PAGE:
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## Chapter 33 Early Quantum Theory and Models of Atom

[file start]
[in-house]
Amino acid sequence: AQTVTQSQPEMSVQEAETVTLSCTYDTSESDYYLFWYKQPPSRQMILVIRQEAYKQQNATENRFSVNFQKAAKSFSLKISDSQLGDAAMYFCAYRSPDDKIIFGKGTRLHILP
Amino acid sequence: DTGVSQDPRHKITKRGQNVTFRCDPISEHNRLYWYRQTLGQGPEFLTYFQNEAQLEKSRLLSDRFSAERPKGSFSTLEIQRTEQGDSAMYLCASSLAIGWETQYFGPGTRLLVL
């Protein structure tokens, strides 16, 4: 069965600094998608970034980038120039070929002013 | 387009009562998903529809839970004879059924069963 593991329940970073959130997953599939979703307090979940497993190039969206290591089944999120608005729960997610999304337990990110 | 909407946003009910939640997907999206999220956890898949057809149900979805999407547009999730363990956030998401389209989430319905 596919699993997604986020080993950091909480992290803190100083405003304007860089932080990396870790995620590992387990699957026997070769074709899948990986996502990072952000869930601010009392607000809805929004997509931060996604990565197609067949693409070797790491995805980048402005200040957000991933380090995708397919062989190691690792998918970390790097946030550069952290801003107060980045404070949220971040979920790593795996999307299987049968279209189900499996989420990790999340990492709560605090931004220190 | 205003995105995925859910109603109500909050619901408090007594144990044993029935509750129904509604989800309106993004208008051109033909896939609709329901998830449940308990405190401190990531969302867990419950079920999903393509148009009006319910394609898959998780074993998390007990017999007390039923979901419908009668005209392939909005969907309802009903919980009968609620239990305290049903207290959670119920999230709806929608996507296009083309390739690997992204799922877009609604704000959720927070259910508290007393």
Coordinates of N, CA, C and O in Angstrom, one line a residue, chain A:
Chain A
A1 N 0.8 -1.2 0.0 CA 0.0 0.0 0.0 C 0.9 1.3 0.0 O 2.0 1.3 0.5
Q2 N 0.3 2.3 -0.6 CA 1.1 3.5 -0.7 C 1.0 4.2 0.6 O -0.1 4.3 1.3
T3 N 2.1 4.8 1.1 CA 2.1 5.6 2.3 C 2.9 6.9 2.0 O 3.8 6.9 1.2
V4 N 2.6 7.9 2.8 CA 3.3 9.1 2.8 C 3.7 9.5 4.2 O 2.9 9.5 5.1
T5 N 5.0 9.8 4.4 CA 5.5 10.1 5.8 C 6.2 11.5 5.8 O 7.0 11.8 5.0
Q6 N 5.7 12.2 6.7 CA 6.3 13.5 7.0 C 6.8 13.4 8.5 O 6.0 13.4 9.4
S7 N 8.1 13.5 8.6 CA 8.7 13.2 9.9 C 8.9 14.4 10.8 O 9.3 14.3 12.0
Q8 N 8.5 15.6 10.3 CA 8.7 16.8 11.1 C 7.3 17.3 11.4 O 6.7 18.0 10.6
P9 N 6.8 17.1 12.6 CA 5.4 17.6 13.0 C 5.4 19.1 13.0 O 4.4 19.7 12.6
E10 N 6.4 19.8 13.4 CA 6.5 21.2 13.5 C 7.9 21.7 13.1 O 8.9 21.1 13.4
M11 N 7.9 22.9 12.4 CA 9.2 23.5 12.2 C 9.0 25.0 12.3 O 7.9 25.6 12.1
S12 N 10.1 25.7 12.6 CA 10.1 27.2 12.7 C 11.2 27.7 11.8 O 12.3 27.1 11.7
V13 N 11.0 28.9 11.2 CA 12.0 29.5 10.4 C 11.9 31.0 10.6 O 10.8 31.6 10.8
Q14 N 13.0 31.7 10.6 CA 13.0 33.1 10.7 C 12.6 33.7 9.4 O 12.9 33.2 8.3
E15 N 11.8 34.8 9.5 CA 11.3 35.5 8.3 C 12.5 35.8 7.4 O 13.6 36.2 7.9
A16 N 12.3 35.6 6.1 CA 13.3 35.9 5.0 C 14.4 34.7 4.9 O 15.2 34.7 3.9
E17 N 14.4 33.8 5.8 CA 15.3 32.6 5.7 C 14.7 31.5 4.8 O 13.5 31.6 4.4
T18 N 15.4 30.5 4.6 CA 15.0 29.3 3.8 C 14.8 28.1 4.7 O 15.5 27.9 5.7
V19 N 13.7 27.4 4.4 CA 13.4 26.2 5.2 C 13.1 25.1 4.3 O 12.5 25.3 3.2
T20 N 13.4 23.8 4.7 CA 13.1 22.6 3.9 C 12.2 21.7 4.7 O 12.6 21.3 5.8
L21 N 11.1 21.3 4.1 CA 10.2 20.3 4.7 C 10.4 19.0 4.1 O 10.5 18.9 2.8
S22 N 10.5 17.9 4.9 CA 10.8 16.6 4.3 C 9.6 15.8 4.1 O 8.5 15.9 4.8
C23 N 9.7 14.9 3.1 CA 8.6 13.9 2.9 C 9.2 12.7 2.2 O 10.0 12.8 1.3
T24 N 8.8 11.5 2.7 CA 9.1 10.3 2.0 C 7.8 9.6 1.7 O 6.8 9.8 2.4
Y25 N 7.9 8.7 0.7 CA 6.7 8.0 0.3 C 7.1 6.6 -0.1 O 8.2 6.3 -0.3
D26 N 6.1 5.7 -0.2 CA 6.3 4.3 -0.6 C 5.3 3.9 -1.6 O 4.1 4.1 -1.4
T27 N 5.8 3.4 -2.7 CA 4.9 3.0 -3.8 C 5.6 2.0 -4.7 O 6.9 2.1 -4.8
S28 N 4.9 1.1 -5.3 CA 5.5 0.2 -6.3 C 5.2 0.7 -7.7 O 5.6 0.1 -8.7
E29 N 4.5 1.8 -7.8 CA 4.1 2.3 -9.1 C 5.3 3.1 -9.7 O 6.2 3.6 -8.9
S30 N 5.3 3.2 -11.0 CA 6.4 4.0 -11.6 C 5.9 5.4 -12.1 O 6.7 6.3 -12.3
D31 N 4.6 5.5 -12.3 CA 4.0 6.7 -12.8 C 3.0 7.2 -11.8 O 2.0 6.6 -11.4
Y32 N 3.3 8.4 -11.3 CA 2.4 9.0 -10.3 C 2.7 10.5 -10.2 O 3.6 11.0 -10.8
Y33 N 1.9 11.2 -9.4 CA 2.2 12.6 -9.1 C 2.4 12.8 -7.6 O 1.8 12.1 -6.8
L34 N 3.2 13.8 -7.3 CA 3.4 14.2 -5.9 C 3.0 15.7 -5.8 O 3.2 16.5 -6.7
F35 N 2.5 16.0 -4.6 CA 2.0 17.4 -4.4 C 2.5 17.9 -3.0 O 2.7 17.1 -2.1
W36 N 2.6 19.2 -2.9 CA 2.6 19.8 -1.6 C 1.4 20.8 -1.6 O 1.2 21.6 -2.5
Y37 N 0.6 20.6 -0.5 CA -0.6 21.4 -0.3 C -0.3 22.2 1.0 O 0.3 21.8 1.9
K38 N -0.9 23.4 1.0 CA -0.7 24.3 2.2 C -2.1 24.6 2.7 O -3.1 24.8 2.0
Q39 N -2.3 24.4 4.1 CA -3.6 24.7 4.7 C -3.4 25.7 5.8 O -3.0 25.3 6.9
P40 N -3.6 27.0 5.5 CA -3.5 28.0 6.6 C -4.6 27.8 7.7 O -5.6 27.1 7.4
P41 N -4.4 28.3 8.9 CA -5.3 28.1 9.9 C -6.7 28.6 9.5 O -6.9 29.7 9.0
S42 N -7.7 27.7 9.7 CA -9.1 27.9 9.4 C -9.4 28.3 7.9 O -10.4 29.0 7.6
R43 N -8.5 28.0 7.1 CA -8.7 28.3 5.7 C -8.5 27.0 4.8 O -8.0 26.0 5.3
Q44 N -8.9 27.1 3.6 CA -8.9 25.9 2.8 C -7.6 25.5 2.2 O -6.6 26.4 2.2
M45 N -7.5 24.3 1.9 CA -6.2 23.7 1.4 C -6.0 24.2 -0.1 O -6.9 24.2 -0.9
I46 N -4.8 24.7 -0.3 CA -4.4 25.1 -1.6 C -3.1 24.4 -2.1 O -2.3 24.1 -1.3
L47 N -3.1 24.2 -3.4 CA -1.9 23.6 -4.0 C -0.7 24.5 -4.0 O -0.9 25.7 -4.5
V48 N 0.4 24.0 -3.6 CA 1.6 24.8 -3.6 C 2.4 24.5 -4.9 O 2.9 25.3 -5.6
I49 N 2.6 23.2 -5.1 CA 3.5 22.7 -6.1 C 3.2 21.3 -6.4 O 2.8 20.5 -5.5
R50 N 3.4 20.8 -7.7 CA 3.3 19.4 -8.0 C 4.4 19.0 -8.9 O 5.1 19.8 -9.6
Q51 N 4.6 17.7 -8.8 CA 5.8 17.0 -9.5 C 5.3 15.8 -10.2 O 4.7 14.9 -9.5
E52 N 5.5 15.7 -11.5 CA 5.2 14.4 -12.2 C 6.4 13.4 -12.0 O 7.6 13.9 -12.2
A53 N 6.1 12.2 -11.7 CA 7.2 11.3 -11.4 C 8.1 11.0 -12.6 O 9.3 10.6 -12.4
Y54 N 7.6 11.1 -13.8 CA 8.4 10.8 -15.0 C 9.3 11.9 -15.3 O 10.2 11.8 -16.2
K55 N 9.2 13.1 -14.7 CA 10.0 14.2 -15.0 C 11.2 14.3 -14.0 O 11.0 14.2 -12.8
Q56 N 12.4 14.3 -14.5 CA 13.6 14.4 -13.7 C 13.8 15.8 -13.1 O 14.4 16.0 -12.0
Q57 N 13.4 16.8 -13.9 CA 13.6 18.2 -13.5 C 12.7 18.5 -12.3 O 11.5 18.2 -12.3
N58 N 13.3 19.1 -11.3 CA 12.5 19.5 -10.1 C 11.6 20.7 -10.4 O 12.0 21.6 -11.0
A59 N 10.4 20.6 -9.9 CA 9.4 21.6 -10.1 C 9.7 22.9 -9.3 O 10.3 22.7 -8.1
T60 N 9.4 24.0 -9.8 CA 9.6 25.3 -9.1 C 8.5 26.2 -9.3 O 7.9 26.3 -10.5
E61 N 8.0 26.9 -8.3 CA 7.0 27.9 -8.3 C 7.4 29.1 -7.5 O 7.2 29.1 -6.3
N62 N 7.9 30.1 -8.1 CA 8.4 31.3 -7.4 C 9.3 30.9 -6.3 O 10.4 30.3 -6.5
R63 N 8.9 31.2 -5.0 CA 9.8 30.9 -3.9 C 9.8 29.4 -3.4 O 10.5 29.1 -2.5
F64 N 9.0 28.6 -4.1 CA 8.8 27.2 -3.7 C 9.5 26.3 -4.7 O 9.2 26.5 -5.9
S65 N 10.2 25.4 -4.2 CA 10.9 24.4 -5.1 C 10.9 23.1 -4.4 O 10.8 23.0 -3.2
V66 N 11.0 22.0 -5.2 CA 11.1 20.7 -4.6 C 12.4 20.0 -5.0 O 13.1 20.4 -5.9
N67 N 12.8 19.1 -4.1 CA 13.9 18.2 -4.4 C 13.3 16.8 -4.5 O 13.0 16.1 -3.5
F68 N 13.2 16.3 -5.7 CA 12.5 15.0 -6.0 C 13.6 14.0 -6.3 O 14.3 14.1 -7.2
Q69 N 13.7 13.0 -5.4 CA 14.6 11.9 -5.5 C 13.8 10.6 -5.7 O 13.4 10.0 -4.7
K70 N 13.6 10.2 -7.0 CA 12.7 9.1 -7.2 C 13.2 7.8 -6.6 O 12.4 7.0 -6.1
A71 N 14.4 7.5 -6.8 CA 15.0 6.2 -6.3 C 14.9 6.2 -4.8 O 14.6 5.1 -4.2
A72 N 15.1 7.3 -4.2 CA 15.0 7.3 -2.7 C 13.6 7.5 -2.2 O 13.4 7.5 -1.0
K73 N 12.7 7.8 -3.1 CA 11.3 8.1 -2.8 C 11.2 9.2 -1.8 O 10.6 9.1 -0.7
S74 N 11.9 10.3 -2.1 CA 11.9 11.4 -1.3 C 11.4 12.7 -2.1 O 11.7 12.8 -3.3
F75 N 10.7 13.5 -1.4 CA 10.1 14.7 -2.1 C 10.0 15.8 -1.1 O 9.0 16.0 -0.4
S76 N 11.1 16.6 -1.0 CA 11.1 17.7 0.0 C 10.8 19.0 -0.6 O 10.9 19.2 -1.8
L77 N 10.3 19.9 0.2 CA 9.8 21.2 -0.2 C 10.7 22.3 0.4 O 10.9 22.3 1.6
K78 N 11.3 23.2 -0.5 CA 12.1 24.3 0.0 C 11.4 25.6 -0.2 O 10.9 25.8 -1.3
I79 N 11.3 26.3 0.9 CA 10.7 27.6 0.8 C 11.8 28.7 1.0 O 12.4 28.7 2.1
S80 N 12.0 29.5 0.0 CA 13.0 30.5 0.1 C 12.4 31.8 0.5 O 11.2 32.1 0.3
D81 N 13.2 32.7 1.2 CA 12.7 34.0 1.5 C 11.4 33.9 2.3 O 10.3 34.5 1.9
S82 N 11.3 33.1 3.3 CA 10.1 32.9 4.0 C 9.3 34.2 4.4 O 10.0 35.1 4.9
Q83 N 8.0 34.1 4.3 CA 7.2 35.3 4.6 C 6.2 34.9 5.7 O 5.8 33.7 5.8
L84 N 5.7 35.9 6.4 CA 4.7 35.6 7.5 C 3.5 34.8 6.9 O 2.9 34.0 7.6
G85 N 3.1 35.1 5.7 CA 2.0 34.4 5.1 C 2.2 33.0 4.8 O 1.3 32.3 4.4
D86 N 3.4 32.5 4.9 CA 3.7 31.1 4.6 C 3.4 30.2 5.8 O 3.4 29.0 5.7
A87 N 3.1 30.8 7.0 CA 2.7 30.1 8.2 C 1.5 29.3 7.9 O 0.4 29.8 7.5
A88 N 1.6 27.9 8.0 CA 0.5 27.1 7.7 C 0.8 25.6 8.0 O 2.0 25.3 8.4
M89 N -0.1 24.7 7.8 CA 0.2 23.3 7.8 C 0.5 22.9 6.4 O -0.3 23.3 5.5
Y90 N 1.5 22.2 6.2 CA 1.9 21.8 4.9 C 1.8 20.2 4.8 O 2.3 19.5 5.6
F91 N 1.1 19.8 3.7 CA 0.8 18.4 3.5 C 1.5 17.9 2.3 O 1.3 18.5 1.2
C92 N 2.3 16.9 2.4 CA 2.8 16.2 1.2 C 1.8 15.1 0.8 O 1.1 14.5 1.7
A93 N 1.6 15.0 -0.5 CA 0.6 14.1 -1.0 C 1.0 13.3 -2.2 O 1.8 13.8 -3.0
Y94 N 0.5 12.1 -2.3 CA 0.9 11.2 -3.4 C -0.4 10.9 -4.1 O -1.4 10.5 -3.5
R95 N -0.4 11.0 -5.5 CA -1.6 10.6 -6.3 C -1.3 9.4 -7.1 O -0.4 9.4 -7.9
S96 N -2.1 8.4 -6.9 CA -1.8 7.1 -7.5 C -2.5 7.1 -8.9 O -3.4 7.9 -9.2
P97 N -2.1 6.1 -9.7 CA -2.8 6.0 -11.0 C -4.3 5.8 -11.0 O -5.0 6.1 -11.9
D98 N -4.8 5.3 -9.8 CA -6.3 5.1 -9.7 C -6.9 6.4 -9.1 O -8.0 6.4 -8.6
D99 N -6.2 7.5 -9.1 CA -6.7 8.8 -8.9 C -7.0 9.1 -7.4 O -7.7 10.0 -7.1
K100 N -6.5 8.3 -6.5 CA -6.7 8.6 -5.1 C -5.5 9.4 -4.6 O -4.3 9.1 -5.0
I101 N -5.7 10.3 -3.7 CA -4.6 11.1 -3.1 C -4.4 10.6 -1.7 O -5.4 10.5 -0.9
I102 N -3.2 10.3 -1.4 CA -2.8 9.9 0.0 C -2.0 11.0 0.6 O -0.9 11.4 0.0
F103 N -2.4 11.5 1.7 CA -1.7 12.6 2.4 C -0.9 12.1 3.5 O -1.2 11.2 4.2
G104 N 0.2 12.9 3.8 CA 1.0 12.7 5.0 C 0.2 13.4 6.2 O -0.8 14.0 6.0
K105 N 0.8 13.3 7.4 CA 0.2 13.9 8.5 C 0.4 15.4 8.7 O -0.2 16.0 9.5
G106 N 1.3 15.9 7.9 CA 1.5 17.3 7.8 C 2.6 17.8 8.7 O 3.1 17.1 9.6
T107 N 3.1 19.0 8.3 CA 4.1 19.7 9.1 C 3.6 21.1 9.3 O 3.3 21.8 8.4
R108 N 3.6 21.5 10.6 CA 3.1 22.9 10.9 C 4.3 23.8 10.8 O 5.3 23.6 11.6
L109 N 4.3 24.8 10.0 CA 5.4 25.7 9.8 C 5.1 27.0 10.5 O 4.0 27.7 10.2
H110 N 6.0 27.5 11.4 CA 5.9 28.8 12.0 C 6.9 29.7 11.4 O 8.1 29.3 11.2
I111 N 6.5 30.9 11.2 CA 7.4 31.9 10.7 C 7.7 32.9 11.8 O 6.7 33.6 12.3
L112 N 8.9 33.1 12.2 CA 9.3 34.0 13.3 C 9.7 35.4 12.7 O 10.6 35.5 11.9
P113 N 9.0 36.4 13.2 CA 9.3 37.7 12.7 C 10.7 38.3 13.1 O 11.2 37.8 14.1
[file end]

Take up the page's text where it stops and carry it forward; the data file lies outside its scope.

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**Chapter 33**Early Quantum Theory and Models of Atom**Revolution of classical physics**World was well explained except a few puzzles? “two dark clouds in the sky of physics” M-M experiment theory of relativity Black body radiation quantum theory Two foundations of modern physics Revolution of Q-theory: (1900 – 1926) → now? 2**Blackbody radiation**All objects emit radiation → thermal radiation 1) Total intensity of radiation ∝ T4 2) Continuous spectrum of wavelength Blackbody: absorbs all the radiation falling on it Idealized model Blackbody radiation → easiest 3**Experiment**Intensity Wien Rayleigh-Jeans Wavelength Planck Classical theories Wien’s law: 4**Planck’s quantum hypothesis**Planck’ formula (1900): Max Planck (Nobel1918) Completely fit the data! Planck’s constant: The energy of any molecular vibration could be only some whole number multiply of hf. 5**(a)**(b) continuous discrete Concept of quantum The energy of any molecular vibration could be only some whole number multiply of hf. f : frequency of oscillation Quantum→ discrete amount / not continuous hf : quantum of energy n : quantum number 6**Photon theory of light**Little attention to quantum idea Until Einstein’s theory of light Molecular vibration → radiation Albert Einstein (Nobel1921) → quantum of radiation The light ought to be emitted, transported, and absorbed as tiny particles, or photons. 7**Energy of photon**Example1: Calculate the energy of a photon with Solution: Example2: Estimate the number of visible light photons per sec in radiation of 50W light bulb. Solution: Average wavelength: invisible light photons? 8**Photoelectric effect**Photoelectric effect: electron emitted under light If voltage V changes photocurrentI also changes Saturated photocurrent Stopping potential / voltage: 9**Experimental results**1) Ekmaxis independent of the intensity of light 2) Ekmaxchanges over the frequency of light 3)If f < f0 (cutoff frequency), no photoelectrons 10**energy**Explanation by photon theory The result can’t be explained by classical theory An electron is ejected from the metal by a collision (inelastic) with a single photon. photon (be absorbed) electron Minimum energy to get out: work function W0 Photoelectric equation 11**Compare with experiment**1)Intensity of light ↗ n ↗, f doesn’t change 2) linear relationship 3) 12**Energy of photon**Example3:The threshold wavelength for a metal surface is 350 nm. What is the Ekmax when the wavelength changes to (a) 280 nm, (b) 380 nm? Solution: No ejected electrons! 13**Compton effect**Compton’s x-ray scattering experiment (Nobel 1927) Scattering:light propagate in different direction EM waves: forced vibration → same f(=0) 14**Experimental results**1) Besides 0, another peak > 0 ( f < f0 ) 2) Δ=-0 depends on the scatteringangle Ordinary scattering & Compton scattering Can not be explained by model of EM waves 15**Explanation by photon theory**What happens in the view of photon theory? A single photon strikes an electron and knocks it out of the atom. (elastic collision) Conservation of energy: Energy loss → > 0 16**Compton shift**Conservation of momentum: Compton shift Compton wavelength 17**X-ray scattering**Example4:X-rays with 0= 0.2 nm are scattered from a material. Calculate the wavelength of the x-rays at scattering angle (a) 45°and (b) 90°. Solution: Maximum shift? 18**4) Why not consider in photoelectric effect?**Some questions An collision between photon and free electron 1) Why there is still a peak of 0 ? 2) What is the difference from photoelectric effect? 3) Why not absorb the photon ? 19***Photon interaction**Four important types of interaction for photons: 1) Scattered from an electron but still exist 2) Knock an electron out of atom (absorbed) 3) Absorbed by an atom → excited state 4) Pair production: such as electron and positron Inverse process → annihilation of a pair 20**Wave-particle duality**Sometimes light behaves like a wave sometimes it behaves like a stream of particles Wave-particle duality as a fact of life Bohr’s principle of complementarity: To understand any given experiment of light, we must use either the wave or the photon theory, but not both. 21**Wave**particle Wave nature of matter L. de Broglie extended the wave-particle duality Symmetry in nature: It’s called de Broglie wave or matter-wave For a particle with momentum p, wavelength: L. de Broglie ( Nobel 1929) 22**de Broglie wavelength**Example5:Calculate the de Broglie wavelength of (a) a 70kg man moving with speed 5m/s; (b) an electron accelerated through 100V voltage. Solution: (a) Much too small to be measured (b) 23**Experiments of de Broglie wave**1) Davisson-Germer experiment 2) G. P. Thomson’s experiment (Nobel 1937) 3) Other experiments & other particles 24**What is an electron?**An electron is neither a wave nor a particle It is the set of its properties that we can measure “A logical construction” —— B. Russell de Broglie wave → a wave of probability 25**Early models of atom**1) J. J. Thomson’s plum-pudding model α particle scattering experiment 2) Rutherford’s planetary model (nuclear model) Stability of atom & discrete spectrum 26**Atomic spectra**Light spectrum of atom: line spectrum (discrete) Emission spectrum & Absorption spectrum Characteristic of the material → “fingerprint” 27**UV range**IR range Visible light (UltraViolet ray) (Infrared Ray) Spectrum of Hydrogen Hydrogen: simplest atom → simplest spectrum Balmer’s formula for visible lines: Balmer series Rydberg constant: 28**General formula**There are other series in the UV and IR regions k = 1 → Lyman series ( ultraviolet ) k = 2 →Balmer series ( visible ) k = 3 →Paschen series ( infrared ) … Lyman Balmer Paschen 29**Bohr’s three postulates**Rutherford’s model + quantum idea 1) Stationary states: stable & discrete energy level Neils Bohr (Nobel1922) 2) Quantum transition: (“jump”) emit or absorb a photon: 3) Quantum condition: (for angular momentum) 30**Bohr model (1)**Rutherford’s model + quantum idea Bohr radius: The orbital radius of electron is quantized 31**Bohr model (2)**Kinetic energy: Potential energy: Total energy: Energy is also quantized 32**Energy levels**1) Quantization of energy (energy levels) n = 1: ground state, E1=-13.6eV; n = 2: 1st exited state, E2=-3.4eV; n = 3: 2nd exited state, E3=-1.51eV; … Negative energy → bound state 2) Binding / ionization energy → E=13.6eV 33**Transition & radiation**Jumping from upper state n to lower state k : Theoretical value of R : In accord with the experimental value! 34**-0.85eV**-1.51eV -3.4eV Paschen Balmer -13.6eV Lyman Energy level diagram E =0 … n=4(3rd exited) n=3(2nd exited) n=2(1st exited) n=1(ground) 35**-0.85eV**-1.51eV 4 -3.4eV 3 2 -13.6eV 1 Transition of atom Example6:Hydrogen atom in 3rd excited state, (a) how many types of photon can it emit? (b) What is the maximum wavelength? Solution: (a)n = 4 6 types of photon 36**Single-electron ions**Example7:Calculate (a) the ionization energy of He+; (b) radiation energy when jumping from n=6 to n=2. (c) Can that photon be absorbed by H? Solution: (a) For single-electron ions: 37**(b) radiation energy if jumping from n=6 to n=2**(c) Can that photon be absorbed by H? So it can be absorbed by Hydrogen atom 38**Value of Bohr’s theory**1) Precisely explained the discrete spectrum 2) Lymanseries & Pickering series 3) Ensures the stability of atoms Semi-classical: other atoms, line intensity, … New theory → quantum mechanics Niels Bohr Institute & Copenhagen School 39***de Broglie’s hypothesis applied to atoms**Stable orbit for electron → “standing wave” de Broglie wave: Circular standing wave: Combine two equations: It is just the quantum condition by Bohr! 40